Is there an all time favourite competition that you’ve been to? And why?
I am solar powered so I need sunshine! However, I did my 1st 3 day event with Nigel Taylor at Blair Castle, and I loved the experience of a real galloping track and the experience of the main arena so we go back nearly every year. You always get a proper atmosphere there but I also love Blenheim and it is down the road. We are all thrilled for Tom Jackson, a former rider here and still a very close friend, who is now 1st reserve for Team GB at the Europeans at Blair.
Which country in your opinion does equestrian best? And why?
Most definitely the UK. Great Britain has a really high standard of organisers, an amazing team of BE volunteers and it everyone a lovely extended family. I also think the course builders, course designers and groundsman are excellent. We get the best of it all here.
What would you like your legacy to be?
As a proper horsewoman who can consistently source and produce happy, confident, fit and well horses up through the levels
Do you have an equestrian hero?
Probably not someone like a specific rider, but my Great Grandfather William Seward had a horse in the 1st World War and managed to get it back after the war. I always remember all the stories my Grandmother, his mother, telling me about him when I was little.
What is the quality that you most like in a horse?
I could tell you all the technical things that I like – and the ones I would avoid – when you are producing, but you want a horse that will try, want to try and have a good attitude. When the chips are down, you want a horse that digs deep, but you also need a good model: confirmation, type, how they walk out etc – if they don’t tick all the boxes, then I wouldn’t see it ridden. I think you encourage those things through training – and through bad training you can shut that down – but that relationship develops as you train.
Do you have a favourite horse – past or present and why?
I shouldn’t say this but I probably do! Dassett Jack is a notoriously tricky horse that I found as a 3 year old. My mum and dad own him and sadly he has fractured his righthand canon bone so can’t compete this year but I am hoping he will be in work soon. I absolutely adore hime, he is my pride and joy and is a bit of a mummy’s boy!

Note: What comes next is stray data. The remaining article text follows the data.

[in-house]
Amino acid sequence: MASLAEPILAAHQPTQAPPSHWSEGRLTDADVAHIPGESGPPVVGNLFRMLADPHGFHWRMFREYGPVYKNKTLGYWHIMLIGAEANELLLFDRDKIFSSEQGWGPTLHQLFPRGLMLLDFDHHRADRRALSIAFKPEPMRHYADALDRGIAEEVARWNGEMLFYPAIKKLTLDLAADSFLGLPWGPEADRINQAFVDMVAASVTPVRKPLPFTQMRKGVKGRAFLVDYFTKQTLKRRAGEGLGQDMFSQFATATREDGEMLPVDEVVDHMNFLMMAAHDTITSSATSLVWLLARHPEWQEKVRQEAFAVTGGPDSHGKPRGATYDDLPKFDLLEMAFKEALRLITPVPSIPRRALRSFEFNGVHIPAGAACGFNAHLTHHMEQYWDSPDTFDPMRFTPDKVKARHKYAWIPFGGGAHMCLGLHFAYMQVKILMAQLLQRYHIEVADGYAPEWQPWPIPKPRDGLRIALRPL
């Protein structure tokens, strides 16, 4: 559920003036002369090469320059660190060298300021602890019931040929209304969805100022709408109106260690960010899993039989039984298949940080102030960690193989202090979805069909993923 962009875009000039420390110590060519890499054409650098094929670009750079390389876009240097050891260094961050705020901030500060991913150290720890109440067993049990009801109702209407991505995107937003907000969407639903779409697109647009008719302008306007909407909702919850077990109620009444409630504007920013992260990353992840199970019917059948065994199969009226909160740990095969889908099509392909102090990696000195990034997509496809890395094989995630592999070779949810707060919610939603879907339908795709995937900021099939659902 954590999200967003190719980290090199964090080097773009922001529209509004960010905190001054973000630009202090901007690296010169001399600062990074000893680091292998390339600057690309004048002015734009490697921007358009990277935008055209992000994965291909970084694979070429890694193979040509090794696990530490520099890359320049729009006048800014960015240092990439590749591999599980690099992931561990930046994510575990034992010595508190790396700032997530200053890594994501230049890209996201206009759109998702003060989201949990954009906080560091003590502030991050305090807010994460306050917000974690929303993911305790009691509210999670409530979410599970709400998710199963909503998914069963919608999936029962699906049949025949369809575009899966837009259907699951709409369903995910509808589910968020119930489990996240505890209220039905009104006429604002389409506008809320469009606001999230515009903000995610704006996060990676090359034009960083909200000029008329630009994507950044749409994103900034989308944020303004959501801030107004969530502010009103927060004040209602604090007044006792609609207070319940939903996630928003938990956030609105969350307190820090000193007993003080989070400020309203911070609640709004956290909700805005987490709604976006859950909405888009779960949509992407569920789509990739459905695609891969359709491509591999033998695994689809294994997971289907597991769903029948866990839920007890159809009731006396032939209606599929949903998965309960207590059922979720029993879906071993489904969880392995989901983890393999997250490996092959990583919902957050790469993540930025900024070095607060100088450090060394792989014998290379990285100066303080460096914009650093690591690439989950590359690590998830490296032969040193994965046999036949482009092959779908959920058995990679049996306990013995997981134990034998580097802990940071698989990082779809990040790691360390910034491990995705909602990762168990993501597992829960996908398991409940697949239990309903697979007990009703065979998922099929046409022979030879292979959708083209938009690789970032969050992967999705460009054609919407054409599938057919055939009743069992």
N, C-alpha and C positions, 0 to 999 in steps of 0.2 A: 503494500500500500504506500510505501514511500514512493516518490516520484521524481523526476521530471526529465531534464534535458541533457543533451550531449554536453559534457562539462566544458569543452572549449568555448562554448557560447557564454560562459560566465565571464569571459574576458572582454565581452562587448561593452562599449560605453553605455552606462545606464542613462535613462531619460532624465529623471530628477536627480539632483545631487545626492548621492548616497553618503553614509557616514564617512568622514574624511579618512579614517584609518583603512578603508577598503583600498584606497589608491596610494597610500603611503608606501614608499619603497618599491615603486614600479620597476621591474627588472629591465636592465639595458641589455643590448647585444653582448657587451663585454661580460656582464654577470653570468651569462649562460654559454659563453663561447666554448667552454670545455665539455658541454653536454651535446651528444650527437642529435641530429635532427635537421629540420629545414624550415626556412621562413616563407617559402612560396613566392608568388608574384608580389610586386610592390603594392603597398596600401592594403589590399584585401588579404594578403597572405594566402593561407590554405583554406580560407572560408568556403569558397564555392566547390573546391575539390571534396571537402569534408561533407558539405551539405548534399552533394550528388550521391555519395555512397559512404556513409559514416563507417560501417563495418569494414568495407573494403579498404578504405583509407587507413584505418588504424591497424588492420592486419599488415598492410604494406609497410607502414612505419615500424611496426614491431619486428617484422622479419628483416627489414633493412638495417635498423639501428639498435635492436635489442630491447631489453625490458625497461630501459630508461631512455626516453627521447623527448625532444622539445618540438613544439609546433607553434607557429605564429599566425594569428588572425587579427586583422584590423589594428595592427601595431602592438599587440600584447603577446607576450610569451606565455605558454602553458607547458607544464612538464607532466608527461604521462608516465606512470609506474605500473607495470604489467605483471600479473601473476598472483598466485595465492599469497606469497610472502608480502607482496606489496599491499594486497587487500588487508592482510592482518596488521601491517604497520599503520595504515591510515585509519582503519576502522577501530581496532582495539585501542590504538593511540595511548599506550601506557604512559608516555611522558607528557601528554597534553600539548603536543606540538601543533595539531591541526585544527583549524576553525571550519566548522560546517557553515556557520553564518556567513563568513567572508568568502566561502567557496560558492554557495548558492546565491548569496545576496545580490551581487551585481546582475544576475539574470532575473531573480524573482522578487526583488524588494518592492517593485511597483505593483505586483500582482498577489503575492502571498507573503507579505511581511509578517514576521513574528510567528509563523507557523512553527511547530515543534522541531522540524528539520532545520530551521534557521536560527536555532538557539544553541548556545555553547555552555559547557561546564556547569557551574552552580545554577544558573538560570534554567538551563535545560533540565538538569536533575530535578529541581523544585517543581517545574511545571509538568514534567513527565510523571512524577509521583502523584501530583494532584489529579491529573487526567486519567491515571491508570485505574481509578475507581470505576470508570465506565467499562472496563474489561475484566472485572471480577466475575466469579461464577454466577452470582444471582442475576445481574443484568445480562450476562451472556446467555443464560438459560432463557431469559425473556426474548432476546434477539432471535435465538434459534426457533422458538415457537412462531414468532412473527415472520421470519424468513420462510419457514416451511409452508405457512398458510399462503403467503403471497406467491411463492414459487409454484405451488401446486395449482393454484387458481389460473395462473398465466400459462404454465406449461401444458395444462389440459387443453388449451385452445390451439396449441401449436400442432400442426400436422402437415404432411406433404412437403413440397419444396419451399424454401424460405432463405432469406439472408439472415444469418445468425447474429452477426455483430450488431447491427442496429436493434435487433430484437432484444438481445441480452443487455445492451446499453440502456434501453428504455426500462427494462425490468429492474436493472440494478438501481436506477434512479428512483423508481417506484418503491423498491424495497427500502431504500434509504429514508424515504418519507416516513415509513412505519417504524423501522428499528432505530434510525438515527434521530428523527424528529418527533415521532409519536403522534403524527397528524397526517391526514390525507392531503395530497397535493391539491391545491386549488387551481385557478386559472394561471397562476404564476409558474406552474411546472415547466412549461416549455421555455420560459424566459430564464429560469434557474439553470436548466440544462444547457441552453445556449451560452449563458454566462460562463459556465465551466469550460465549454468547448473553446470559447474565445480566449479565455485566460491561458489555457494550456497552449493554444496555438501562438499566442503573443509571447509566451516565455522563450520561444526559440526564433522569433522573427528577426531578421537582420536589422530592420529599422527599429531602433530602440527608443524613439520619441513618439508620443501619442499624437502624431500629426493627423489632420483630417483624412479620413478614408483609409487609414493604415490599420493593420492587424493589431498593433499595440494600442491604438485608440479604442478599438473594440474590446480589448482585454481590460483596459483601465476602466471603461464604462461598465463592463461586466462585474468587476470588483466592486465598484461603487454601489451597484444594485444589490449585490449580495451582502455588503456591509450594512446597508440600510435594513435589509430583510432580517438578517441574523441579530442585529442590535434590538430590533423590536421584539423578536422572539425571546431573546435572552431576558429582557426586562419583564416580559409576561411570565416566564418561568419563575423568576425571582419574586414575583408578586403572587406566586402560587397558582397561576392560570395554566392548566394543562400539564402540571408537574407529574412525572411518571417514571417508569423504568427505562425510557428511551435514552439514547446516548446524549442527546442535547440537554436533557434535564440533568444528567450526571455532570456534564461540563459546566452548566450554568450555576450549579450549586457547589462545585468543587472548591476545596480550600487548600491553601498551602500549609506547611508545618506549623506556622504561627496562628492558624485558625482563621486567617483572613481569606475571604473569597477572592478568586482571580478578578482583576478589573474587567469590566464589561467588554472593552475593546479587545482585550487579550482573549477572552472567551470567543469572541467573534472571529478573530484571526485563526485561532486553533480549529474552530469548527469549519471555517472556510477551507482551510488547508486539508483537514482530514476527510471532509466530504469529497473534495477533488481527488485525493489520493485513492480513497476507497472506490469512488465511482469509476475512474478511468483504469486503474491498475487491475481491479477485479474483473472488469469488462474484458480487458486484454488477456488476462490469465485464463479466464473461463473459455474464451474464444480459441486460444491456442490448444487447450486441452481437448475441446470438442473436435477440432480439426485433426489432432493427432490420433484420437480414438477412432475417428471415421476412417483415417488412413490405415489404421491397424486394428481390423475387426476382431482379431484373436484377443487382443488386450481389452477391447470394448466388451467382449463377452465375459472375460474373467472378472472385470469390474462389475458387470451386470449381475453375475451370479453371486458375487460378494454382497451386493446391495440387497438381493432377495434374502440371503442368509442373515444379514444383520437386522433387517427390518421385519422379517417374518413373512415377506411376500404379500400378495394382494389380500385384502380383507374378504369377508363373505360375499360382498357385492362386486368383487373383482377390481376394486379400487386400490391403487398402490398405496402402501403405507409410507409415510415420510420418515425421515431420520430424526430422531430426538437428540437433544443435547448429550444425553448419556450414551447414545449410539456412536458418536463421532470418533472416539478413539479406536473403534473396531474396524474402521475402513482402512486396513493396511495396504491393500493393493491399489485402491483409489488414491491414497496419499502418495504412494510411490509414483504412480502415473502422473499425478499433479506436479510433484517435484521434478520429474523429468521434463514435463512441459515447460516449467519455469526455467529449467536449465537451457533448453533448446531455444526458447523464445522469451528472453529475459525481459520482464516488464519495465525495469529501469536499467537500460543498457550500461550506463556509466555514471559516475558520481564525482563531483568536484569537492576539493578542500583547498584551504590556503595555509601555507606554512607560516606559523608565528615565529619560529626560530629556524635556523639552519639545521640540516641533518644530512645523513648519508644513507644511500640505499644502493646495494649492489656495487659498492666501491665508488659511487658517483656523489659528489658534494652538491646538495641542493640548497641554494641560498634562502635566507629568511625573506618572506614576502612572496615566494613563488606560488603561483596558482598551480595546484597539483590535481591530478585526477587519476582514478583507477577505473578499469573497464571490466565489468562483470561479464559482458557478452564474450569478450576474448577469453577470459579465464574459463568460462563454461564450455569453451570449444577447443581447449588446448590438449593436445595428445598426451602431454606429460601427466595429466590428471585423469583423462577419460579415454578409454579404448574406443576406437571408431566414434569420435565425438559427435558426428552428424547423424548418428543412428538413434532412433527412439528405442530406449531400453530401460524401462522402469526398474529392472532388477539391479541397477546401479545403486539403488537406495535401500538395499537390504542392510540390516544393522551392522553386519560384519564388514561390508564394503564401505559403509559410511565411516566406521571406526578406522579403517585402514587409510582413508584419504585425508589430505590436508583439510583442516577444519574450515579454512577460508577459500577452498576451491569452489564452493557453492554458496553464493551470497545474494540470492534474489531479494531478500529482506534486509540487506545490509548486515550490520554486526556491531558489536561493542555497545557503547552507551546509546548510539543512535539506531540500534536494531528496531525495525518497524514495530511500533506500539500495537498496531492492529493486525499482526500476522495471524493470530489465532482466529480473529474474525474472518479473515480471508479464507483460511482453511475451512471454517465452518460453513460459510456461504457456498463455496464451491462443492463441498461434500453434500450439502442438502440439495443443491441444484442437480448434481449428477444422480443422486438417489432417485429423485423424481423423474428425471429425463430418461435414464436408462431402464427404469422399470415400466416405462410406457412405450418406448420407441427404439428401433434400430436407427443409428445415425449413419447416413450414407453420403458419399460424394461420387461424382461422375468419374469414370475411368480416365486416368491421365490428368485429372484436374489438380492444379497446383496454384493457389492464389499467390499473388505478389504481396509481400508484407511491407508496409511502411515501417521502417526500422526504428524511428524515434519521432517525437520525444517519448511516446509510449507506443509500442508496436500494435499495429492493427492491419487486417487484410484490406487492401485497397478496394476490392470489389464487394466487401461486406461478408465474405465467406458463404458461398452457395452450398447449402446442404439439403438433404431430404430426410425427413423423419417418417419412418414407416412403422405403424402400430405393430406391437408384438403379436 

If you weren’t a professional producer, what would you be doing?
I think I would be lawyer…I am pretty good at arguing and getting my way!
What is the most valuable piece of advice you have been given? Who gave it to you?
Ann Taylor at Washbrook Farm once told me that you have got to enjoy the journey and I really do. You can work so hard for one event, and such simple or silly things can go wrong, you have to be able to pick yourself up and move on. Enjoying the process and journey can make all that work not seem for nothing when the big day doesn’t go quite to plan!
What would be your message to the equestrian world?
Dassett Eventing isn’t just me. I couldn’t run it without my amazing team. They treat each other and all the horses brilliantly. They see their time here as part of their career and they are the only consistency you have. With so many different horses, different tracks and events having a good support network is crucial and so I would say a big thank you and well done to them.
Do you have a secret superstition before a competition?
I used to have hundreds! Special jods, lucky socks, avoiding a particular fleece to wear when travelling – I have worn them all out so no, not any more!
How do you unwind/relax?
I find it very hard in the season to relax as it is 24/7 but I do love a good Pimms’ in the summer
What do you never leave home without?
Spare contact lenses
What would be your perfect weekend?
Sunshine, a spa and champagne
What are your top 5 indispensable pieces of kit?
Antares tack – it has revolutionised our riding. The whole yard rides in their saddles and they are so versatile and totally brilliant – We are thrilled with the incredible service Paul Morgan from PM Equestrian gives us.
My head girl Charlotte Archibald and the team – I can’t imagine doing anything without them.
Lots of coats – I go everywhere with a lot of spares as I get cold
A spare of riding kit – in case I fall in the water. I never take more than 2 sets as if I fall off twice then I need to go home and try another day!
Our truck, it is a 6 horse whitaker called Big Blue ! Lauren Hammond, our travelling groom, makes sure it is always fully stocked and ready to go.
Badminton or Burghley? Badminton
Sand or Snow? Sand
Tea or G&T? Pimm’s
Bay or grey? Bay
Jilly Cooper or Dick Francis? Dick Francis
Huge thanks to Kate for taking time out at such a busy time to chat to us. Keep up to date with all the news from the Dassett Eventing team on Twitter